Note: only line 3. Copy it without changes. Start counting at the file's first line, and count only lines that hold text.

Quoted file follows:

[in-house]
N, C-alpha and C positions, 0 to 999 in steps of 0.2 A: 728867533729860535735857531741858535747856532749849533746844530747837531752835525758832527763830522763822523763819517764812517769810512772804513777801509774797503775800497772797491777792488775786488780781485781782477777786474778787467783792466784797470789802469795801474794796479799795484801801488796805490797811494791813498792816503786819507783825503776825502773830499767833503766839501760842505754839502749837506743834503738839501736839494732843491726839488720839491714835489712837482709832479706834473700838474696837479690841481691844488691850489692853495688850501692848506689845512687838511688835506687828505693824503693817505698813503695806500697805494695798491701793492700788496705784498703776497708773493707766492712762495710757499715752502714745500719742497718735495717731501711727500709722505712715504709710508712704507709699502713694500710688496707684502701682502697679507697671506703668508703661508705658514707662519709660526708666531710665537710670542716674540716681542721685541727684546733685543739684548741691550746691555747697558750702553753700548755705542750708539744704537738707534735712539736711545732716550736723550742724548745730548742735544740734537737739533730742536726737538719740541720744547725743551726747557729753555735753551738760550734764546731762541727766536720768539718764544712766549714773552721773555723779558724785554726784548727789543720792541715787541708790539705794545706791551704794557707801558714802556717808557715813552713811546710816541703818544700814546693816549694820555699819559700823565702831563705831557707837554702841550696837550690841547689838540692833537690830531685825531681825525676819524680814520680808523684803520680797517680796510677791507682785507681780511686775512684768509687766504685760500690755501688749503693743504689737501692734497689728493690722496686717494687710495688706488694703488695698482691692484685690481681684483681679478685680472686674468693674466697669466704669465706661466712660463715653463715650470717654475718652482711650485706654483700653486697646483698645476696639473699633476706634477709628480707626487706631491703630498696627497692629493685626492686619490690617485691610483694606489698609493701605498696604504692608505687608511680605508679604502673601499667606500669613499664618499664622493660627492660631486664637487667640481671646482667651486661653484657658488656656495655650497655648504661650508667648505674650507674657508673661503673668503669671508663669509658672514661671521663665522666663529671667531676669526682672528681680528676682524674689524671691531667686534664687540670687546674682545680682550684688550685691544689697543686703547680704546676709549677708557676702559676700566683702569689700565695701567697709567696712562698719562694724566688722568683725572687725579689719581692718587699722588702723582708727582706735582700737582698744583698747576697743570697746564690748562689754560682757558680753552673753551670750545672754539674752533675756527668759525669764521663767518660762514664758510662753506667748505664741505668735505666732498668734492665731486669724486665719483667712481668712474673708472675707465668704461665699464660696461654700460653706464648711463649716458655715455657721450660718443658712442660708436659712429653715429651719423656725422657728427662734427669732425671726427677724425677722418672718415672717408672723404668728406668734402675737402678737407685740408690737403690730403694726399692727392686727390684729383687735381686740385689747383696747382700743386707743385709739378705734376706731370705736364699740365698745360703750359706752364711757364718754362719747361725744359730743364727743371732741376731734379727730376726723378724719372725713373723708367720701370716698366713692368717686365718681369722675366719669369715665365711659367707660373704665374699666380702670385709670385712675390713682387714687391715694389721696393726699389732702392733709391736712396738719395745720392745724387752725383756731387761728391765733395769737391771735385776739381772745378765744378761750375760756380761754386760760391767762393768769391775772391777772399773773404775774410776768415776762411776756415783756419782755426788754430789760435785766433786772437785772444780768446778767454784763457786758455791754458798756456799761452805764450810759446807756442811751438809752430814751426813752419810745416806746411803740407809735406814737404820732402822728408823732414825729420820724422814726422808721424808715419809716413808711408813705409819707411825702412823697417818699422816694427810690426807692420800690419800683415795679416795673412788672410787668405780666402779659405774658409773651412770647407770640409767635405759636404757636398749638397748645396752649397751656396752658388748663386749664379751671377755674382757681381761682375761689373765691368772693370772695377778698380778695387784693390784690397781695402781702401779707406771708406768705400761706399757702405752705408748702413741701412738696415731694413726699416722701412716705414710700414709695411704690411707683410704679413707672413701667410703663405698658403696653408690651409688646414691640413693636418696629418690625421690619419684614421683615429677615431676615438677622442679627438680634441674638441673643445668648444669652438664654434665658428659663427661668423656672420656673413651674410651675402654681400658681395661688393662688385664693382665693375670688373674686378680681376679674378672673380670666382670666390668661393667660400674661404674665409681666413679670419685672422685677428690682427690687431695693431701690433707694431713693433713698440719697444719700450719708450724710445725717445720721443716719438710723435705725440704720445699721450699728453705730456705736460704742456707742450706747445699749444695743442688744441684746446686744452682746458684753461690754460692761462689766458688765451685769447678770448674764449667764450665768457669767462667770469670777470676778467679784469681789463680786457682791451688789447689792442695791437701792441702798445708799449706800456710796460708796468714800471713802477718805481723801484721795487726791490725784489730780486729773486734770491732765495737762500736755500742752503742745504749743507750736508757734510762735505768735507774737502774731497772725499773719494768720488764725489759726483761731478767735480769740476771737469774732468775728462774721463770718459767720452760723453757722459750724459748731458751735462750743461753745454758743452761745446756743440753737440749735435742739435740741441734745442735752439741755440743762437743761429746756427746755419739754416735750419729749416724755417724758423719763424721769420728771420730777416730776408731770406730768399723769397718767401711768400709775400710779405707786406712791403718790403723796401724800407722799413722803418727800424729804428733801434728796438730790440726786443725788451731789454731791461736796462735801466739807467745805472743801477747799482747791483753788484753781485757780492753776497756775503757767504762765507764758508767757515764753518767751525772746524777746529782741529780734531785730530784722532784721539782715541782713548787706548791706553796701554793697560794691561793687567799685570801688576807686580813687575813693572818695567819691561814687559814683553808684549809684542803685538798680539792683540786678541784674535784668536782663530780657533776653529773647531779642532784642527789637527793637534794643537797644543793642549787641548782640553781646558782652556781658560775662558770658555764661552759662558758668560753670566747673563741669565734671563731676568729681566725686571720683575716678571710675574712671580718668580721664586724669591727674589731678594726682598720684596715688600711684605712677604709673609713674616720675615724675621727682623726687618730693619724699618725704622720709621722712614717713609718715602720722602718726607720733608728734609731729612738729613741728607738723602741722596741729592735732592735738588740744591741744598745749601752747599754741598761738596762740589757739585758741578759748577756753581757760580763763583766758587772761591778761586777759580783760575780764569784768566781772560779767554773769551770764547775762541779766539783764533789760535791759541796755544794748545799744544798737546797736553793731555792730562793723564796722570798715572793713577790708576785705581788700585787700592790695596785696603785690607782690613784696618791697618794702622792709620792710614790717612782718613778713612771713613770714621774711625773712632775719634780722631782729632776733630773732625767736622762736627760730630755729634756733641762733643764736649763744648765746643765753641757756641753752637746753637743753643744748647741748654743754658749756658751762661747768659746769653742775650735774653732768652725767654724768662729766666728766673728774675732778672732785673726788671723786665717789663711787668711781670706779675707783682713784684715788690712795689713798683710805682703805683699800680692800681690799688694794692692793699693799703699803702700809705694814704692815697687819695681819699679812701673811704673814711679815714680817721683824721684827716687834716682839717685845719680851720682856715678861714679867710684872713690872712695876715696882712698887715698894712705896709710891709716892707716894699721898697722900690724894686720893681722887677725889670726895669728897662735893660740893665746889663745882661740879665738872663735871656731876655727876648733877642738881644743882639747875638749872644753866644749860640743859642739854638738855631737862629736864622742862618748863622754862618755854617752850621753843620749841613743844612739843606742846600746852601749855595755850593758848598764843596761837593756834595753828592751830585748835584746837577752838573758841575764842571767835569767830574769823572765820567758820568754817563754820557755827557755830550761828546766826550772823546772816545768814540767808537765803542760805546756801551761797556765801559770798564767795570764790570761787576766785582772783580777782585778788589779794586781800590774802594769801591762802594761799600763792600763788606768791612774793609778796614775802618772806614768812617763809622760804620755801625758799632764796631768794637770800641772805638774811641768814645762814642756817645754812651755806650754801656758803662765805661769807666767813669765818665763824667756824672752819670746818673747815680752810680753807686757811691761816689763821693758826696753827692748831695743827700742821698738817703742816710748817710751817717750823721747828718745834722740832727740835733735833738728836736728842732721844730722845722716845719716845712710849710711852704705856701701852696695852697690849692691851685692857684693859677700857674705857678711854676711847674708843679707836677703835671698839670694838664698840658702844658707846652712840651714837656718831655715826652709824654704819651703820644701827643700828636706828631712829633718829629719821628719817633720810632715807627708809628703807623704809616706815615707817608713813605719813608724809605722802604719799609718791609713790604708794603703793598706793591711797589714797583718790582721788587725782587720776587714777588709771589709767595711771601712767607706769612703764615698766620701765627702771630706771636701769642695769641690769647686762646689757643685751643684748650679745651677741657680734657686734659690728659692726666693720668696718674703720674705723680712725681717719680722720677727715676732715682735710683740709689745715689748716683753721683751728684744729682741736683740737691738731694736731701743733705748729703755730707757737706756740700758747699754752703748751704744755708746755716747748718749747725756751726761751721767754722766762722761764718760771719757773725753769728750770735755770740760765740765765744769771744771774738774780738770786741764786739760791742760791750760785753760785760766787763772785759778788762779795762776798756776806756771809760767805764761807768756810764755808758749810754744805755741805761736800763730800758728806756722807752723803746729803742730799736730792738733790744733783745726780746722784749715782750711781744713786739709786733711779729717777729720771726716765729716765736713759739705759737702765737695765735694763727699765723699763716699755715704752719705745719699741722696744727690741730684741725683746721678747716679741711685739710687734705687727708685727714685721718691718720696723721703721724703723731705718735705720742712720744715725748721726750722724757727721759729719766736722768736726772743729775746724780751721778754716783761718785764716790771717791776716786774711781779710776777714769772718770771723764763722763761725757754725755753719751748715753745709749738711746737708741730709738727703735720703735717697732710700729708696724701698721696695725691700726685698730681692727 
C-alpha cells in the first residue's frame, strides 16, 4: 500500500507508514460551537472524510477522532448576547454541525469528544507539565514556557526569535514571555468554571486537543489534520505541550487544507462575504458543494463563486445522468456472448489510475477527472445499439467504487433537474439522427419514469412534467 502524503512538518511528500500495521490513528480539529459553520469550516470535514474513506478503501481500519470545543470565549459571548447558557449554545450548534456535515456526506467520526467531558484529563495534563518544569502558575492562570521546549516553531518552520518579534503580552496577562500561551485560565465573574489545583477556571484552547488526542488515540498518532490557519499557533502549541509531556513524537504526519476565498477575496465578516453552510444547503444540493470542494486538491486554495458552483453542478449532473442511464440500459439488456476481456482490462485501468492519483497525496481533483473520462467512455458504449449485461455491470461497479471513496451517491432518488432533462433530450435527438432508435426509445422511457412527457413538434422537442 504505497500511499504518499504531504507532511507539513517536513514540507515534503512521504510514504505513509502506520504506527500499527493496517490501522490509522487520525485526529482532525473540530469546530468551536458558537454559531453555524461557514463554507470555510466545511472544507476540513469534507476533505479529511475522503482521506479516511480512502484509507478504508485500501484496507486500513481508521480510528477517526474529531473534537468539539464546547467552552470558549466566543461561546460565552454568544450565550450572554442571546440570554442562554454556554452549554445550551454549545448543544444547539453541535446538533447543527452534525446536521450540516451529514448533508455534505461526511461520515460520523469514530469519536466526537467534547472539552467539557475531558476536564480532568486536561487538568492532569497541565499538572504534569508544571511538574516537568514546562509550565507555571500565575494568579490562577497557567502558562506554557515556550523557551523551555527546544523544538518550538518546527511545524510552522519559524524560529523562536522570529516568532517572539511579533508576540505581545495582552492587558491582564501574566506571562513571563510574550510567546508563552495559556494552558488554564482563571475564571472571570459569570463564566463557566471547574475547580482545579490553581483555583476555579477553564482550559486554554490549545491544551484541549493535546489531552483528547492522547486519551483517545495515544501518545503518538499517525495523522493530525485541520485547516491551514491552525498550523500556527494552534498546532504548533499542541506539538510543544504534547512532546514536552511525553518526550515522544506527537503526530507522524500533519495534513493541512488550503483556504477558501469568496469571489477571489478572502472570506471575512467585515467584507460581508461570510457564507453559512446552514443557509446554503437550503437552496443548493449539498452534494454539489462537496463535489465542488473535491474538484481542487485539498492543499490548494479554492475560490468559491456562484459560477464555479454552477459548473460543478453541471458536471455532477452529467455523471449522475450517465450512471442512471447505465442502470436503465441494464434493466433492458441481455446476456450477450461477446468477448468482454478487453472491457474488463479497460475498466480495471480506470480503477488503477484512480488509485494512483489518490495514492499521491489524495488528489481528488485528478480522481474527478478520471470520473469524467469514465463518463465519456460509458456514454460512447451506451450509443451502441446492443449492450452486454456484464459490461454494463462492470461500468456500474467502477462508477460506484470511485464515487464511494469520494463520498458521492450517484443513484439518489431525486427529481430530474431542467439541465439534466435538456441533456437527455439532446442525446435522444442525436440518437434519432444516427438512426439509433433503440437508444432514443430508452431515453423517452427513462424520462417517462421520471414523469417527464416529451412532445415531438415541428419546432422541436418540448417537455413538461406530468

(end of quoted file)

C-alpha cells in the first residue's frame, strides 16, 4: 500500500507508514460551537472524510477522532448576547454541525469528544507539565514556557526569535514571555468554571486537543489534520505541550487544507462575504458543494463563486445522468456472448489510475477527472445499439467504487433537474439522427419514469412534467 502524503512538518511528500500495521490513528480539529459553520469550516470535514474513506478503501481500519470545543470565549459571548447558557449554545450548534456535515456526506467520526467531558484529563495534563518544569502558575492562570521546549516553531518552520518579534503580552496577562500561551485560565465573574489545583477556571484552547488526542488515540498518532490557519499557533502549541509531556513524537504526519476565498477575496465578516453552510444547503444540493470542494486538491486554495458552483453542478449532473442511464440500459439488456476481456482490462485501468492519483497525496481533483473520462467512455458504449449485461455491470461497479471513496451517491432518488432533462433530450435527438432508435426509445422511457412527457413538434422537442 504505497500511499504518499504531504507532511507539513517536513514540507515534503512521504510514504505513509502506520504506527500499527493496517490501522490509522487520525485526529482532525473540530469546530468551536458558537454559531453555524461557514463554507470555510466545511472544507476540513469534507476533505479529511475522503482521506479516511480512502484509507478504508485500501484496507486500513481508521480510528477517526474529531473534537468539539464546547467552552470558549466566543461561546460565552454568544450565550450572554442571546440570554442562554454556554452549554445550551454549545448543544444547539453541535446538533447543527452534525446536521450540516451529514448533508455534505461526511461520515460520523469514530469519536466526537467534547472539552467539557475531558476536564480532568486536561487538568492532569497541565499538572504534569508544571511538574516537568514546562509550565507555571500565575494568579490562577497557567502558562506554557515556550523557551523551555527546544523544538518550538518546527511545524510552522519559524524560529523562536522570529516568532517572539511579533508576540505581545495582552492587558491582564501574566506571562513571563510574550510567546508563552495559556494552558488554564482563571475564571472571570459569570463564566463557566471547574475547580482545579490553581483555583476555579477553564482550559486554554490549545491544551484541549493535546489531552483528547492522547486519551483517545495515544501518545503518538499517525495523522493530525485541520485547516491551514491552525498550523500556527494552534498546532504548533499542541506539538510543544504534547512532546514536552511525553518526550515522544506527537503526530507522524500533519495534513493541512488550503483556504477558501469568496469571489477571489478572502472570506471575512467585515467584507460581508461570510457564507453559512446552514443557509446554503437550503437552496443548493449539498452534494454539489462537496463535489465542488473535491474538484481542487485539498492543499490548494479554492475560490468559491456562484459560477464555479454552477459548473460543478453541471458536471455532477452529467455523471449522475450517465450512471442512471447505465442502470436503465441494464434493466433492458441481455446476456450477450461477446468477448468482454478487453472491457474488463479497460475498466480495471480506470480503477488503477484512480488509485494512483489518490495514492499521491489524495488528489481528488485528478480522481474527478478520471470520473469524467469514465463518463465519456460509458456514454460512447451506451450509443451502441446492443449492450452486454456484464459490461454494463462492470461500468456500474467502477462508477460506484470511485464515487464511494469520494463520498458521492450517484443513484439518489431525486427529481430530474431542467439541465439534466435538456441533456437527455439532446442525446435522444442525436440518437434519432444516427438512426439509433433503440437508444432514443430508452431515453423517452427513462424520462417517462421520471414523469417527464416529451412532445415531438415541428419546432422541436418540448417537455413538461406530468